New Blog for 2024

 from Red Blob Games
8 Mar 2024

For some time now I’ve been unhappy with how much more friction there is when posting to my blog[1] than posting to twitter[2]. I keep wanting to blog more but I don’t. Part of the problem is content. I did blog more in 2018, when I was working on projects that had more to share. Part of the problem is expectations. On Twitter it’s expected that I write very little (280 character limit, up to 4 images or 1 animation). That constraint makes it easier to post. On my blog I tend to write longer more involved posts. But part of the problem is the process. My posts on Twitter take a lot less effort than my posts on Blogger. The Blogger UI got a lot worse in 2020[3], but it was already inconvenient for me.

So I’ve been thinking about what I actually want, and what I want isn’t Twitter or Blogger. I want something much closer to Hugo or Jekyll — a static site generator. I want to be able to save a file and have it become a blog post. I want to be able to grep over my existing files. I want to be able to write a perl script to fix something across pages. I decided a goal in 2024 is to switch from Blogspot to a static site generator.

But when I looked at Hugo and Jekyll I started thinking of more things I wanted. In particular, I want to integrate into the rest of my site, which isn’t Markdown, but instead a messy mix of technologies that I’ve worked with over the past nearly 30 years of having a web site. I already have a static site generator. I use Emacs Org-Mode instead of Markdown. Hugo does support Org-Mode[4], and Org-Mode has a way to publish posts[5], and there are Org-Mode blogging packages[6]. But I don’t always use Org-Mode. I sometimes use Markdown. I sometimes use XHTML. And I sometimes use other formats. Also I have my own templating system based on XSLT. So either:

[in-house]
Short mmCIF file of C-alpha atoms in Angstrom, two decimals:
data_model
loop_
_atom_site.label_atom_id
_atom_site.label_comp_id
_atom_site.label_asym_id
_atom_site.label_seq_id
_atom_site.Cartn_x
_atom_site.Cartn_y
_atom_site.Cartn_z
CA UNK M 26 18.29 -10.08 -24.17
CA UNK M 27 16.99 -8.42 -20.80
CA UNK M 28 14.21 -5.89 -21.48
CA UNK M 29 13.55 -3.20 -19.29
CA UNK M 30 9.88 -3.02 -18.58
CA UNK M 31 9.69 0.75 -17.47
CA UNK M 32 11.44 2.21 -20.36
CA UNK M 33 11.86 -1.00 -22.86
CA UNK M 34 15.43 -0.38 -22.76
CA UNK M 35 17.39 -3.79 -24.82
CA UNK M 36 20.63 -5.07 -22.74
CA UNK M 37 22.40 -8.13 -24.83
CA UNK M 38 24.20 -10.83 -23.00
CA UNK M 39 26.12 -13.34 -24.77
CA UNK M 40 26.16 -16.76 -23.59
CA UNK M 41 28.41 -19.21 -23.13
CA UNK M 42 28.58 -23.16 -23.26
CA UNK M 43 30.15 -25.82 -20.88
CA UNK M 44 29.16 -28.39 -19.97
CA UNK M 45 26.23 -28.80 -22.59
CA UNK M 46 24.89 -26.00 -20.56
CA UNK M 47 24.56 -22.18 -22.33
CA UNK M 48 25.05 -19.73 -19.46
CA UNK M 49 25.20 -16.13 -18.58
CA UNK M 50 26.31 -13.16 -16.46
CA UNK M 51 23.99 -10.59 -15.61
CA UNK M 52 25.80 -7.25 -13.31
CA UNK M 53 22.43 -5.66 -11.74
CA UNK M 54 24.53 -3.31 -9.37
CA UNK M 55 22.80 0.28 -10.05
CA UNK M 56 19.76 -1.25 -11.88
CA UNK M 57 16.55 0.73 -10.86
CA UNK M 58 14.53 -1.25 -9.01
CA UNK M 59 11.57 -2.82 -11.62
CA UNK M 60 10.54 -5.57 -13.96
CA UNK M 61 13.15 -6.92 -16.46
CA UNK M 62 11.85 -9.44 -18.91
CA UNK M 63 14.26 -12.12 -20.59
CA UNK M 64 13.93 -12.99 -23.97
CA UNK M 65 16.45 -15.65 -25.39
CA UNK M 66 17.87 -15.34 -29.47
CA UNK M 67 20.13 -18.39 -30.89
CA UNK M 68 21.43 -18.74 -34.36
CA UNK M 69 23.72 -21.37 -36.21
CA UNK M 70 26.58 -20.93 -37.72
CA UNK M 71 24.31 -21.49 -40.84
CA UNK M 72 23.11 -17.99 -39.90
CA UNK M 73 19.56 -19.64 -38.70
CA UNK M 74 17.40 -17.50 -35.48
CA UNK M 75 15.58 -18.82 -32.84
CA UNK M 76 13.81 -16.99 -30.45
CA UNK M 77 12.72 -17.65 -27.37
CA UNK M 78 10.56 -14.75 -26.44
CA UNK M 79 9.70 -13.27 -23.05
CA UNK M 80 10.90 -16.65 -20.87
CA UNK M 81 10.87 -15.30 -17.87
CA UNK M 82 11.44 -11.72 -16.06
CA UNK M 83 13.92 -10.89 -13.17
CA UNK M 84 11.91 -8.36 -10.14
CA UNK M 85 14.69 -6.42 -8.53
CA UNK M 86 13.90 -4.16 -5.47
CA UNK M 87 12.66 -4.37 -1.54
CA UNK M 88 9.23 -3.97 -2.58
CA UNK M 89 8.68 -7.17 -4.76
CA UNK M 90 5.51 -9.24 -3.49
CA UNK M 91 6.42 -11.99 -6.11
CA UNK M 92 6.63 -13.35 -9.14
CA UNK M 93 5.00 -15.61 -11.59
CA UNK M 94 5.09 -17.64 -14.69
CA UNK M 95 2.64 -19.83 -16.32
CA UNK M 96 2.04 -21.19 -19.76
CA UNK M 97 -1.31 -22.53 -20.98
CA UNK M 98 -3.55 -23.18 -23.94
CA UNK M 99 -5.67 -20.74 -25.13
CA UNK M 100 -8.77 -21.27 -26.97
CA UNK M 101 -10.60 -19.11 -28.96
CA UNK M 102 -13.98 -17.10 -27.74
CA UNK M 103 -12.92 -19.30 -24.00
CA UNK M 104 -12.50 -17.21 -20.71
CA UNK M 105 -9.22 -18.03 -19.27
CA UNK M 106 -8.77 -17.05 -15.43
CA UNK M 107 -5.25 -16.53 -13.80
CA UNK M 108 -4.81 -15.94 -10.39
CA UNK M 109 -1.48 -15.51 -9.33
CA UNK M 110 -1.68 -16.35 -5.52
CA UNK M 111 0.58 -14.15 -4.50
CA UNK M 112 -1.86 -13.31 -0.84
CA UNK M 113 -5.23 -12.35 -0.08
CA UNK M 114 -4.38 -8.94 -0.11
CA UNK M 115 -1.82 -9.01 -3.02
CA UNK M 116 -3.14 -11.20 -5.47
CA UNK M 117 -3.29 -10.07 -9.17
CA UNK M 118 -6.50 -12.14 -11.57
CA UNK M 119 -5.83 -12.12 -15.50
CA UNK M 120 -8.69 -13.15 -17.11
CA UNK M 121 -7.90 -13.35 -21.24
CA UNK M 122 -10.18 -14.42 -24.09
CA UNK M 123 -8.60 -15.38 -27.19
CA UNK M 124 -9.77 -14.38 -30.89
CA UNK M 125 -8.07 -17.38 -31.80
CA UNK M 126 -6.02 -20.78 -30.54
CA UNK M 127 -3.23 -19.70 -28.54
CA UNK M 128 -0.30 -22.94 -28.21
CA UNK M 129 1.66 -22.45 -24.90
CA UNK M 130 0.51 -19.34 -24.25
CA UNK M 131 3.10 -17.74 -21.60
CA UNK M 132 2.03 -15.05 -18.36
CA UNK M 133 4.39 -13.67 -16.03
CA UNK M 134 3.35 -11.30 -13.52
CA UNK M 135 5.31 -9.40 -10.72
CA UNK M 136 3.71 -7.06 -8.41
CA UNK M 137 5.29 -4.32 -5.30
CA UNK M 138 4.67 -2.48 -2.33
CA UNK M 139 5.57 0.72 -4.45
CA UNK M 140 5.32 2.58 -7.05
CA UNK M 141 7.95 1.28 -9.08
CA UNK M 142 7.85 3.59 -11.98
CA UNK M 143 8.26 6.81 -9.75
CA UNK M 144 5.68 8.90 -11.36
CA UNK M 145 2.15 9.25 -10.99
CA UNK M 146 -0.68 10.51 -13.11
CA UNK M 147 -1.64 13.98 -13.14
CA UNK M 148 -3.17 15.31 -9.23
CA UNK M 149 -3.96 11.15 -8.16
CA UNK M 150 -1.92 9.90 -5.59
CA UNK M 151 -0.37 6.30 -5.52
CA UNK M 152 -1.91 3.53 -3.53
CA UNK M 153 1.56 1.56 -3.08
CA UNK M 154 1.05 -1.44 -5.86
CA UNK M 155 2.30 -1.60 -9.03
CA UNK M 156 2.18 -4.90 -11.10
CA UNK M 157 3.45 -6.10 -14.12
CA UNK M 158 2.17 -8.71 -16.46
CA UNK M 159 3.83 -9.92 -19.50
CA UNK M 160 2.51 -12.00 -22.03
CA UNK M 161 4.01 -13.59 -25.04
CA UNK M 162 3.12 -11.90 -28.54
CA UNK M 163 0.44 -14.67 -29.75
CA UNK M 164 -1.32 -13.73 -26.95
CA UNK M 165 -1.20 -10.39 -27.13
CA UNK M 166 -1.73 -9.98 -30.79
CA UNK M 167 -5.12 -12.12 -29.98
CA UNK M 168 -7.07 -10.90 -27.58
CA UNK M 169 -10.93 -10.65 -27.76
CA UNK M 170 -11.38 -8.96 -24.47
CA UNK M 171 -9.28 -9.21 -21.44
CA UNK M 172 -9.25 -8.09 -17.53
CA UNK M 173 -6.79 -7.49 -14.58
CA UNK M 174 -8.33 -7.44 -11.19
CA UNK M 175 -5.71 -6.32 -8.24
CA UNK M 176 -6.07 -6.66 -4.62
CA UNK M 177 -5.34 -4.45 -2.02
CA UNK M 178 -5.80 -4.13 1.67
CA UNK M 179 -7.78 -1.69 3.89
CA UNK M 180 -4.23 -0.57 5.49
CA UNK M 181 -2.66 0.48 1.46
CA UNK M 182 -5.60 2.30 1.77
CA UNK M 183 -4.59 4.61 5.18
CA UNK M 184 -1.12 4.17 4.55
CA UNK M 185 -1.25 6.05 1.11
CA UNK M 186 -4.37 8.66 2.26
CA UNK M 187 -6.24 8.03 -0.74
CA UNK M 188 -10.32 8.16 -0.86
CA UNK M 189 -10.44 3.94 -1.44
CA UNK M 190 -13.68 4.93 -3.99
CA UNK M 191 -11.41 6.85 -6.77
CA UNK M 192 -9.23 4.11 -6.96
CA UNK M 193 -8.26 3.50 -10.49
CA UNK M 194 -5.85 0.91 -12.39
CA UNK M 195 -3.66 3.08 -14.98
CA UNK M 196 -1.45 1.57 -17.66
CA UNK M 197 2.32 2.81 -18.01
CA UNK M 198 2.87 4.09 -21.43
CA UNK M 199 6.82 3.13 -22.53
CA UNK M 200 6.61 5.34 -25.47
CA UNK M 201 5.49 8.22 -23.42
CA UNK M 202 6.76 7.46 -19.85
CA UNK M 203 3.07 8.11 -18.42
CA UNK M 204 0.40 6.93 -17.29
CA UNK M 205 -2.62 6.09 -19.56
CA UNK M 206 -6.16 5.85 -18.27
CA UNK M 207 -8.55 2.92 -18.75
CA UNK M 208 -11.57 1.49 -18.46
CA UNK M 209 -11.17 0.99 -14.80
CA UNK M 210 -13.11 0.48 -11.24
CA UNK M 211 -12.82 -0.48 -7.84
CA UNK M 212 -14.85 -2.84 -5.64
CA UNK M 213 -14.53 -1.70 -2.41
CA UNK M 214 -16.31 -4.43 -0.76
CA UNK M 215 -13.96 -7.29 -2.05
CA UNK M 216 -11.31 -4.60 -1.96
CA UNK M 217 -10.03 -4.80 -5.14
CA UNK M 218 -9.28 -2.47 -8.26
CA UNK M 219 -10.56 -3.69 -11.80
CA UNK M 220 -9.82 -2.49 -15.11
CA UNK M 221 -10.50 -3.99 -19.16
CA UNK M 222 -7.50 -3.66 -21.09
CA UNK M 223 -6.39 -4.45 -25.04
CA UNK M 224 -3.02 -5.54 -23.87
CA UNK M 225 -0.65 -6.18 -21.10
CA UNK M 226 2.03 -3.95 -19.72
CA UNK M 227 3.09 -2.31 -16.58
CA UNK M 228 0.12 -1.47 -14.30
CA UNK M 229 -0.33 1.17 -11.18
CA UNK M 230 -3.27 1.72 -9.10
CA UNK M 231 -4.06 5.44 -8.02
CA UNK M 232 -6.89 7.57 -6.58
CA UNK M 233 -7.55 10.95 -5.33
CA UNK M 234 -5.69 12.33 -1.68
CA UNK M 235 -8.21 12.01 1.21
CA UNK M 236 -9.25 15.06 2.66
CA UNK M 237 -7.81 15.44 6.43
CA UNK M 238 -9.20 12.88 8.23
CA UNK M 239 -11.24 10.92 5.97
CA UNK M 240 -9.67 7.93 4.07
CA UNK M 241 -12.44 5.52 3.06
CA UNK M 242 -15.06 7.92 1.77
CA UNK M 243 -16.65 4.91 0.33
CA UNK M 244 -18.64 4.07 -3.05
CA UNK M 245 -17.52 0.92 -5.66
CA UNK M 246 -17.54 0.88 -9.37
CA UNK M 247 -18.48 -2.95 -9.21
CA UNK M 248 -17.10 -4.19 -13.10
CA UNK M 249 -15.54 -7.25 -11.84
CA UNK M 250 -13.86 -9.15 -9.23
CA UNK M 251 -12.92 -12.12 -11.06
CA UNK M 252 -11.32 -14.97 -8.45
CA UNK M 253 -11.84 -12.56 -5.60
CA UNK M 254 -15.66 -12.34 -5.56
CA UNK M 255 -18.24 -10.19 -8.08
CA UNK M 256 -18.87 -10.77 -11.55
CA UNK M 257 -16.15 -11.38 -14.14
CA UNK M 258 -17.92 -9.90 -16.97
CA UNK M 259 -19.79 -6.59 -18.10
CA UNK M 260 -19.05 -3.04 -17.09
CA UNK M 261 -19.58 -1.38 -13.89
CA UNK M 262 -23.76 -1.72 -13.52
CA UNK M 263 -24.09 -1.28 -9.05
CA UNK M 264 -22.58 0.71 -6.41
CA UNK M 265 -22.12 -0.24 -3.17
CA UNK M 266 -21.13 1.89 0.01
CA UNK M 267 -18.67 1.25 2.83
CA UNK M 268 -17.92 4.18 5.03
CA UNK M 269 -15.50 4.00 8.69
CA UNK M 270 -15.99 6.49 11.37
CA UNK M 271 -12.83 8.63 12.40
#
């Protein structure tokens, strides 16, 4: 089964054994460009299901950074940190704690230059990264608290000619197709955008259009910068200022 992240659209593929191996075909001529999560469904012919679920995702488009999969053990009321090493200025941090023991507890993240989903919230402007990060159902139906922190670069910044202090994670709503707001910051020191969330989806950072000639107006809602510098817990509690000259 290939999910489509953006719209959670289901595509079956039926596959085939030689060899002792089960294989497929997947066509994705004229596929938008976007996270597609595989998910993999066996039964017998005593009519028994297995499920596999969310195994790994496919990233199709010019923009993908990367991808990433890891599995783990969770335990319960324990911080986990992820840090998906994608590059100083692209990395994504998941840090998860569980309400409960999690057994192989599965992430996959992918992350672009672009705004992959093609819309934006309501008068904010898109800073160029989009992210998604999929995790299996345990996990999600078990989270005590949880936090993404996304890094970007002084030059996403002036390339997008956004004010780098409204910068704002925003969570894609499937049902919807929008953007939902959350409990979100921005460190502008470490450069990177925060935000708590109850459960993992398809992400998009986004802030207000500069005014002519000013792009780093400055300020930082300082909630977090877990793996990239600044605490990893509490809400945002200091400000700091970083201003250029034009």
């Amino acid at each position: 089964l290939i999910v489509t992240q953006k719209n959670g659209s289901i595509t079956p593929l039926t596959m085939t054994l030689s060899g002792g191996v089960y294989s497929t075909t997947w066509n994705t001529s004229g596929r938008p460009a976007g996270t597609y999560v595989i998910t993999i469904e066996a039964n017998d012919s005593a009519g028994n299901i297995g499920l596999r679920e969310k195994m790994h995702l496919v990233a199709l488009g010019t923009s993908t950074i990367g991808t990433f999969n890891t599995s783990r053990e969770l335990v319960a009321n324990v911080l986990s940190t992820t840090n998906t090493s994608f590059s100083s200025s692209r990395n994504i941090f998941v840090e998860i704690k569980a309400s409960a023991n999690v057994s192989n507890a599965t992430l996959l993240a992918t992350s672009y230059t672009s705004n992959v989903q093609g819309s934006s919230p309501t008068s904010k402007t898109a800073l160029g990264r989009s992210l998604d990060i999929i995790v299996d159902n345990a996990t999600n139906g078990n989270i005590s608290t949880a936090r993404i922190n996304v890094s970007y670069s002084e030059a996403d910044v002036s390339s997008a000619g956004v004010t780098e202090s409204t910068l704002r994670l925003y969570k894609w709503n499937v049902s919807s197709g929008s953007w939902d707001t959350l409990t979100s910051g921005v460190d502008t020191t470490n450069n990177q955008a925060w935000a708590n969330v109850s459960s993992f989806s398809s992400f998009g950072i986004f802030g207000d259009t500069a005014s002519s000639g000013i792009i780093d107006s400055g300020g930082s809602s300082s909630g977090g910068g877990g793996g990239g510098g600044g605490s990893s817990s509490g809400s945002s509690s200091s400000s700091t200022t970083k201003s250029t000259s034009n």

1. I use Hugo/Jekyll/etc and replicate my template and other aspects in their format, which means I need to maintain two versions.
  2. I write my own blog software, which I have to maintain.

But what is actually involved in writing my own blog software? I already have the markup and templating and comments. What’s missing is:

Of these, I already want to add browse by category and browse by date to the rest of the site, so the main thing I need to add is an Atom/RSS feed and a home page listing the posts.

Well, I decided to try it.

  1. Each blog post will be in /blog/YYYY-MM-DD-slug/index.html → no extra work
  2. I’ll use the templating system I already use for the rest of the site → no extra work
  3. When I save a file (markdown or org-mode) it will automatically update the html → no extra work
  4. A short Python script will find all /blog/*/index.html files and generate the feed (xml) and home page (html) → some work
  5. The home page will use my standard page template → no extra work
  6. Each blog post will have comments like any other page on my site → no extra work

“How hard could it be?” → famous last words, right? I’ll see how it goes. I’m using python-feedgen[7] and ElementTree[8], and I think it will be around 200 lines of Python code to implement the blog, assuming nothing goes wrong.

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